Five Effective Ways To Enforce The Word “No”

Science shows that kids need healthy boundaries to thrive—here’s how to set limits in a loving, effective way.

As parents, it’s often easier to say “yes” to our children than to say “no.” We worry that if we’re too harsh on them, they would grow up feeling unloved and unworthy and rebel. But on the other hand, being permissive has its drawbacks — children can grow up to be entitled, are more likely to engage in risky behavior, and become less academically motivated than their peers. 

five effective ways to enforce the word no

The key is to strike a balance — to set boundaries but in a way that holds our children accountable without damaging them. “Have the guts to say ‘no’ to your children,” stresses psychologist and parenting expert Dr. Queena Lee-Chua. 

Here are some ways parents can set healthy, loving boundaries with kids:

Explain which inappropriate behavior you are addressing.

Saying “Stop that!” may not be enough. Your child may not know what “that” is. Be specific. “Jane, please do not yell and scream while I talk to you.”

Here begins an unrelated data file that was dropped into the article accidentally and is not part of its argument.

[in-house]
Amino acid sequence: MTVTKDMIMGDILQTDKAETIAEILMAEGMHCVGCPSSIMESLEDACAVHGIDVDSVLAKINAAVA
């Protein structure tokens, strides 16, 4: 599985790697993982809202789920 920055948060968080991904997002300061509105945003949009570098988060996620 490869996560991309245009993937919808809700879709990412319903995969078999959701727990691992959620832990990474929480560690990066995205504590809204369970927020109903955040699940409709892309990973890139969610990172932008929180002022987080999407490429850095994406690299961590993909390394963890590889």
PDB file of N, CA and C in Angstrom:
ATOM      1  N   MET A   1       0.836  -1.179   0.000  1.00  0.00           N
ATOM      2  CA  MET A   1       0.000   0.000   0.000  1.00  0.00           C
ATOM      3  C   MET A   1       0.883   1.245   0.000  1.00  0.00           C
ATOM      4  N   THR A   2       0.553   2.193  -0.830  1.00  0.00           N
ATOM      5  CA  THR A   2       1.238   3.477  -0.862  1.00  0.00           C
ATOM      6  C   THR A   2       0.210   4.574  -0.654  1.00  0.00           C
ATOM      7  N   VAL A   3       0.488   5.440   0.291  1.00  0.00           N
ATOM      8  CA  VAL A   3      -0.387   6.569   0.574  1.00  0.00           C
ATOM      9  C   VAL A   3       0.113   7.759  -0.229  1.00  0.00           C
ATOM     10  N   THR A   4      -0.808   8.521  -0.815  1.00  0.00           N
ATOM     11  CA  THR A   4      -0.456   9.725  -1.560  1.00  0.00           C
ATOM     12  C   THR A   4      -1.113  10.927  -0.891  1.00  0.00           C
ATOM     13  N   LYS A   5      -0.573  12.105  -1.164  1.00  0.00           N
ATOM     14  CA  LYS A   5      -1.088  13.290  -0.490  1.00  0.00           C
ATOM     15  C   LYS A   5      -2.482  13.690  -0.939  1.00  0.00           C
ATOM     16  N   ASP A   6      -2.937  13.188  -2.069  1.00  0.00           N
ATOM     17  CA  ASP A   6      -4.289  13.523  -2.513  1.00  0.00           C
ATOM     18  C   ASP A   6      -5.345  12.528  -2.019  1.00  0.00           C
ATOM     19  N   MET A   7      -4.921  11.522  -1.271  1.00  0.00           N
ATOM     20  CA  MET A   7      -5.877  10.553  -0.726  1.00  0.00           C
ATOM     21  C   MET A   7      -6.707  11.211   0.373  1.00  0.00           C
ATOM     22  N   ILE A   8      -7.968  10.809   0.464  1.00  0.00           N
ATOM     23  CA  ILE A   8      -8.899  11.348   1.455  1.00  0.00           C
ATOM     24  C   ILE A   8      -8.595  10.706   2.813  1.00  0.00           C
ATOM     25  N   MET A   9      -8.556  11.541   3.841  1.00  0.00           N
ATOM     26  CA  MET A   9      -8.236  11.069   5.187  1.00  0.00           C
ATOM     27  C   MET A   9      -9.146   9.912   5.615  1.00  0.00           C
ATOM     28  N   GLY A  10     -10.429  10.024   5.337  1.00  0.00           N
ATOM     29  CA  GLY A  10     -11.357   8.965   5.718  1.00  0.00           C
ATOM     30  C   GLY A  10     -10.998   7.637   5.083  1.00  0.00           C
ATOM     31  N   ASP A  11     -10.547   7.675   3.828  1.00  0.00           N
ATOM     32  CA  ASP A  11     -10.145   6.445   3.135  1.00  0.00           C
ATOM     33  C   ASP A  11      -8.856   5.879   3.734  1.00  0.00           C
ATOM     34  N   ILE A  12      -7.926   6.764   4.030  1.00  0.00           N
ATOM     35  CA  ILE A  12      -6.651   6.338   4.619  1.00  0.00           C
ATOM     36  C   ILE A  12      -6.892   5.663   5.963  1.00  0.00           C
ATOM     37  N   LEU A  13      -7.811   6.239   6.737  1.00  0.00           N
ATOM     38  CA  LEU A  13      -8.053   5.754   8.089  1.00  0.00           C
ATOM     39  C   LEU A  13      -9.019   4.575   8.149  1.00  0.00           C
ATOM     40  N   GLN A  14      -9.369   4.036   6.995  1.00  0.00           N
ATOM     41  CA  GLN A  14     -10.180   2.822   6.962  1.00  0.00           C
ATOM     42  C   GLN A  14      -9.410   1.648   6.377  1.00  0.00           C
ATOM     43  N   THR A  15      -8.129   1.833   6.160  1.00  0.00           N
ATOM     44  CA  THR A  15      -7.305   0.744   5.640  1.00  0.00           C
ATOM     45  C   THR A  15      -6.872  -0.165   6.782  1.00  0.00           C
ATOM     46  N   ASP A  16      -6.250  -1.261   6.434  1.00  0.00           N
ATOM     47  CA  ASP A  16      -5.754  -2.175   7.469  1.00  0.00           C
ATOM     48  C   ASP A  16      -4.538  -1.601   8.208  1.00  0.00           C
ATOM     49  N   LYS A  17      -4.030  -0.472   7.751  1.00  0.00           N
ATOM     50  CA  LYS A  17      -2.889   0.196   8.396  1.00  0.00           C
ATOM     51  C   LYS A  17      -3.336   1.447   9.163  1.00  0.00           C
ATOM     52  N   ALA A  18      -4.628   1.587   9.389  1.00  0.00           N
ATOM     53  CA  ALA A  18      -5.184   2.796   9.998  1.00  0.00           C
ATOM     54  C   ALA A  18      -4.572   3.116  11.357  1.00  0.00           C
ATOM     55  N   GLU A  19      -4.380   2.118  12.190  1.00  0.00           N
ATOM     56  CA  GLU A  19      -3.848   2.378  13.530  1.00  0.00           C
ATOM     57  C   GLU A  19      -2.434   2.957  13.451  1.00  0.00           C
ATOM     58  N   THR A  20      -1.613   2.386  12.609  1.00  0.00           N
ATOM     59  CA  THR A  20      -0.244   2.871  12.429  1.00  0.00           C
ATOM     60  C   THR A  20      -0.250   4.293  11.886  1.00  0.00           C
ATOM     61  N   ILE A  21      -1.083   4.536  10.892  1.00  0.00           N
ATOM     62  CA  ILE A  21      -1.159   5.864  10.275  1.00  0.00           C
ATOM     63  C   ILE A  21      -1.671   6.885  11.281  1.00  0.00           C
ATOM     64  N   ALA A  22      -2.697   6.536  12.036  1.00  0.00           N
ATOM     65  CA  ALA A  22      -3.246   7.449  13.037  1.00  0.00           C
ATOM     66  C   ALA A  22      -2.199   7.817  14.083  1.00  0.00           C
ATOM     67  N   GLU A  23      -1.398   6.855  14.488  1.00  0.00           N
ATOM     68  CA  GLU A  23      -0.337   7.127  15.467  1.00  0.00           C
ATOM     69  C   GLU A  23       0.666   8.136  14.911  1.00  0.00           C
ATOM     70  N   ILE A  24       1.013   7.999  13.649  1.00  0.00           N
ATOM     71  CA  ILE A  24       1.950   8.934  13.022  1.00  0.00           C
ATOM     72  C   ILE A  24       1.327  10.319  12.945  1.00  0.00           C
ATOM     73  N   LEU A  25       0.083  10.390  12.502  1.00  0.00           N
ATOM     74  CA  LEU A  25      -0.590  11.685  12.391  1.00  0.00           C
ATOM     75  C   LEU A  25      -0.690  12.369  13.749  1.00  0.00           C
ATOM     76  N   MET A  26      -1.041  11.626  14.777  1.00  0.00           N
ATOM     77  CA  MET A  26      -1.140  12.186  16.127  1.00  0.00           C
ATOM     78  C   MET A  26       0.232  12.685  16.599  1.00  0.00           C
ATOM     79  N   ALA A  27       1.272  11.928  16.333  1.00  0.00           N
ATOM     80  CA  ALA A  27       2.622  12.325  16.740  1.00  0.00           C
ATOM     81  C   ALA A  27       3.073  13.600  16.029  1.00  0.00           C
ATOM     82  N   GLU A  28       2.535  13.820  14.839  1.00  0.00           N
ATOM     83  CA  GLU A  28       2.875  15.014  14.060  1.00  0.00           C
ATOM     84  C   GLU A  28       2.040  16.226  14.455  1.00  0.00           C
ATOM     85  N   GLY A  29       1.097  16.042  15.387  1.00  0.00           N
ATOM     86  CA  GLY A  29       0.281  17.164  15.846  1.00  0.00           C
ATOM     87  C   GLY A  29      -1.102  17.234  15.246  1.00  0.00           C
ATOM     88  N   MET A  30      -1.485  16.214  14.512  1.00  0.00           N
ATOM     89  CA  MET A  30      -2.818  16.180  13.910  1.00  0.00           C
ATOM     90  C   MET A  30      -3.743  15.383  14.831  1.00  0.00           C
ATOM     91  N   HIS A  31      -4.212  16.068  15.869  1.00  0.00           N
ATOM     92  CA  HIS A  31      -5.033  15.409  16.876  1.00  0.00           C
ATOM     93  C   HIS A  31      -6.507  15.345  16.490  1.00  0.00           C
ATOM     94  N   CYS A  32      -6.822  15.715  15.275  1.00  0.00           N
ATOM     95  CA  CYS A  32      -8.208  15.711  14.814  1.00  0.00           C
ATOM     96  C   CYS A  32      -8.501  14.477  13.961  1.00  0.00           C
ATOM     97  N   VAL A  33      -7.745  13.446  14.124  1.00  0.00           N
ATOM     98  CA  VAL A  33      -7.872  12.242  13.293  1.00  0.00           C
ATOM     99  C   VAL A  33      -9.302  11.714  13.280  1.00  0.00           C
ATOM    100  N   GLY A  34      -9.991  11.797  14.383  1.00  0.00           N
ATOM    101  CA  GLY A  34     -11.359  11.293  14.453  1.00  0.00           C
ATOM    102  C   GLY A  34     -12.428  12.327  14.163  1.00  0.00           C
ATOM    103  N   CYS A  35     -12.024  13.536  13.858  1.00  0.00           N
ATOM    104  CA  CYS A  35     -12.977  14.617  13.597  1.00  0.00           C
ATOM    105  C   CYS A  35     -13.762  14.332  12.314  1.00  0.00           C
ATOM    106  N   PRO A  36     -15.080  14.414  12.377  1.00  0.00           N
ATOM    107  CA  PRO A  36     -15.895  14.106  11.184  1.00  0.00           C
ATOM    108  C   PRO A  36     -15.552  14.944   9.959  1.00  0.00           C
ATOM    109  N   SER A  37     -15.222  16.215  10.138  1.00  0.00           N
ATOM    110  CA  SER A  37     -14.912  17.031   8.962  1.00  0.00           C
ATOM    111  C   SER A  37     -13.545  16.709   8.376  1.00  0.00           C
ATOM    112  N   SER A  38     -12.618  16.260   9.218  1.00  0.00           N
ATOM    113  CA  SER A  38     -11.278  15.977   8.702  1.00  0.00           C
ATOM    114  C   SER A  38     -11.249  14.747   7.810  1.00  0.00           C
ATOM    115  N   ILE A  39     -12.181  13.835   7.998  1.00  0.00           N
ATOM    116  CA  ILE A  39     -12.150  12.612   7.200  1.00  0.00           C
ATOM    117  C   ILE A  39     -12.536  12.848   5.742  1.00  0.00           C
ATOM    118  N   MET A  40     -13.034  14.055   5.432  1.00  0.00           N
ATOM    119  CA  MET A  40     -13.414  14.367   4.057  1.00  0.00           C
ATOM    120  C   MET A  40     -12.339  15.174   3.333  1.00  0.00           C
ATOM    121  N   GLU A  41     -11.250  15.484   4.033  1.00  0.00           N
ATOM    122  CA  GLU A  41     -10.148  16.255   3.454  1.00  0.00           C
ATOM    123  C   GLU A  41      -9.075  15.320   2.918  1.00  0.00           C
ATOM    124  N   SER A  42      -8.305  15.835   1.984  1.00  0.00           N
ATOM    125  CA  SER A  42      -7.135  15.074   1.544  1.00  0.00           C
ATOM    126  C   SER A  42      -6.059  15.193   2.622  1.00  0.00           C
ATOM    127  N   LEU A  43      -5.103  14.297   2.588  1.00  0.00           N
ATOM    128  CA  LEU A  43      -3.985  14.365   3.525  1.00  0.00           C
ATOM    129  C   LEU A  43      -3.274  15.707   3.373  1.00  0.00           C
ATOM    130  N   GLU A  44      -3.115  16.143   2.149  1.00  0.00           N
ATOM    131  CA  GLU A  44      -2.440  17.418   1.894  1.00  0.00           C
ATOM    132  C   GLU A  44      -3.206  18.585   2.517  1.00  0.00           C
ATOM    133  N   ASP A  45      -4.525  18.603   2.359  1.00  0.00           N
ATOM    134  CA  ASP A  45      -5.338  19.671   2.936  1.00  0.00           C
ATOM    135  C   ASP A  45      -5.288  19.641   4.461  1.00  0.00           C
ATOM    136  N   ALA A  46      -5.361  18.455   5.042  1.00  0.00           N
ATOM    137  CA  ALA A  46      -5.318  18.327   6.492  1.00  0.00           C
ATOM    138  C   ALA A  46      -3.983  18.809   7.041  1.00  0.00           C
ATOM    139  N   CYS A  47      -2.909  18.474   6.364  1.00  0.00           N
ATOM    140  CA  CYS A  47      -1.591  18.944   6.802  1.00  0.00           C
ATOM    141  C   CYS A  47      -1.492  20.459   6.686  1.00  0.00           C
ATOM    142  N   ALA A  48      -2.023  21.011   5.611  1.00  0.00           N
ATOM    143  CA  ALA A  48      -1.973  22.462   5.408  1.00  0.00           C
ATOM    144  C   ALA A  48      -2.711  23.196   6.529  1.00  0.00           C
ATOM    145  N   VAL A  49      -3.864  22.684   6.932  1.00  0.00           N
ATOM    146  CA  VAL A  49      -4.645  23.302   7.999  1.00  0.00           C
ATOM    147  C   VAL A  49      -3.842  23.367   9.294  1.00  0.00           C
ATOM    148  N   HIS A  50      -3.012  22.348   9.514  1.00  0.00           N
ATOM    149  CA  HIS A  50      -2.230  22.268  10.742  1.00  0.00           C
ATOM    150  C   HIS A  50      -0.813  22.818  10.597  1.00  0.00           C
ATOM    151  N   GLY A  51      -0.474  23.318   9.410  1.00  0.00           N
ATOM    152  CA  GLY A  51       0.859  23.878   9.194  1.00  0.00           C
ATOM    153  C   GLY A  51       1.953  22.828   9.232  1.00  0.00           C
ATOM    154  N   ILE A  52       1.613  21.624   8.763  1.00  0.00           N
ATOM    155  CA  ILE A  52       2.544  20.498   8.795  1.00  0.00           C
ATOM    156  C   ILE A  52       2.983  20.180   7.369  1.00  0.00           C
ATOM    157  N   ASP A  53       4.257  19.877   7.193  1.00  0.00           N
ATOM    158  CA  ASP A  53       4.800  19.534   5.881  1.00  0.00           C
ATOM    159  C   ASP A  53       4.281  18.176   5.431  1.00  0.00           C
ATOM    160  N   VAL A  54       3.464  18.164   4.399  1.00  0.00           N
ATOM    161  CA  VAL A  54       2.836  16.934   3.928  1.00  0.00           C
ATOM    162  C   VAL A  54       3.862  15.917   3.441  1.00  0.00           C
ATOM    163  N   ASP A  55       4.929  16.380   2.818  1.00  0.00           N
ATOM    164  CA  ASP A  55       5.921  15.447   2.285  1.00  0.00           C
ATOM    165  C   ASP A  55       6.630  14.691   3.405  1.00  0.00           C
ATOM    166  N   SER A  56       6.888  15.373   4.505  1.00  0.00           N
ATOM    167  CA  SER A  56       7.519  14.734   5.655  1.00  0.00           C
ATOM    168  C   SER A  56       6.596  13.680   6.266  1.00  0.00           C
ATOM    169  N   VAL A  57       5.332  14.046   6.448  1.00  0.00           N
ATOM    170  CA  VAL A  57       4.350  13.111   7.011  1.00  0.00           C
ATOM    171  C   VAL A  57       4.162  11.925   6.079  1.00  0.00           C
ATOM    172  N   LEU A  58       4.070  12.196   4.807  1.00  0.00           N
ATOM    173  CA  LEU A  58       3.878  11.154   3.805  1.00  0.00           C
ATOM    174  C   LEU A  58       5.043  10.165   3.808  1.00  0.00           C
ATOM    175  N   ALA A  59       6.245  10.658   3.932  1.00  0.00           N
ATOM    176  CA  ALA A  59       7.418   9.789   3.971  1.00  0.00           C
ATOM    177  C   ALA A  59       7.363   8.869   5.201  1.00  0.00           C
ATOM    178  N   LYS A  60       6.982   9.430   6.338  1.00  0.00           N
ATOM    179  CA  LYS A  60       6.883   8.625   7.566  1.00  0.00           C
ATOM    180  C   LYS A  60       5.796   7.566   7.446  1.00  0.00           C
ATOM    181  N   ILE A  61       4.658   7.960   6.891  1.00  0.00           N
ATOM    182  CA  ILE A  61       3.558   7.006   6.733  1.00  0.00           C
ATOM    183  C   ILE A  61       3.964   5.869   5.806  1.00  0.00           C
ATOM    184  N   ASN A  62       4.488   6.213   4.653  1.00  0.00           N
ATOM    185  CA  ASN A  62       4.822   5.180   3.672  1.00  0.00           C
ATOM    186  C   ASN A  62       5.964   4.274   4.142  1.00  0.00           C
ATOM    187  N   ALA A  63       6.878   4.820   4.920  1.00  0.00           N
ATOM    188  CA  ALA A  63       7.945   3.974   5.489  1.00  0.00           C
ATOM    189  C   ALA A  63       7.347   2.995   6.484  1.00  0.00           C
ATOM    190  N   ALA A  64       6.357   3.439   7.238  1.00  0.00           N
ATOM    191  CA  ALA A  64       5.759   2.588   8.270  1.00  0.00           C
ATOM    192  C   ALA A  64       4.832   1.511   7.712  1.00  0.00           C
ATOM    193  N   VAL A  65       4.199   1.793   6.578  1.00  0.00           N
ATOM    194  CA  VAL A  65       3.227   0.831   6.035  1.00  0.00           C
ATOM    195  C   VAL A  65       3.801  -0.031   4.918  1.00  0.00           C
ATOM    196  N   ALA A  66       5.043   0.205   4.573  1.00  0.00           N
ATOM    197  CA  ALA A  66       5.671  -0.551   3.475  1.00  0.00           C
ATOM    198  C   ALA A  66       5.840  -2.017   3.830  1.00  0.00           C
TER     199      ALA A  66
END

Recommended reading: What To Do When Your Toddler Hits

Explain why the behavior is inappropriate.

Again, don’t assume your child knows why his/her behavior is unacceptable. Is she disturbing others? Is he being disrespectful? Address the behavior clearly, and teach what is and is not acceptable.

Give reasonable choices with consequences.

Rather than issuing an ultimatum (“do this, or else”), tell your child what his/her choices are and what the consequences of those choices will be. Ultimatums often lead to power struggles because no one wants to be forced to do something. By providing choices with consequences, you are admitting that you cannot force your child’s decision. You can, however, determine what the consequences of his/her choices will be.

Allow time.

Generally, it’s best to allow your child a few minutes to make his/her decision. Remember that if he/she is upset, he/she may not be thinking clearly. It may take him/her a little longer to think through what you’ve said.

Be prepared to enforce your consequences.

Limit setting is meaningless if you don’t consistently enforce the consequences you’ve set. For that reason, it’s important to set consequences that are reasonable, enforceable, within your authority, and within the rules and routine of your family. Limits are powerful tools for teaching appropriate behavior. Their purpose is not to show who’s boss, but to give your child guidance, respect, and a feeling of love and security.

As you set these limits, remember to nurture the relationship with your child by showing affection, listening, having fun and laughing together, getting to know him/her, and spending time together.

Read the entire series from the interview with Dr. Queena Lee-Chua here:

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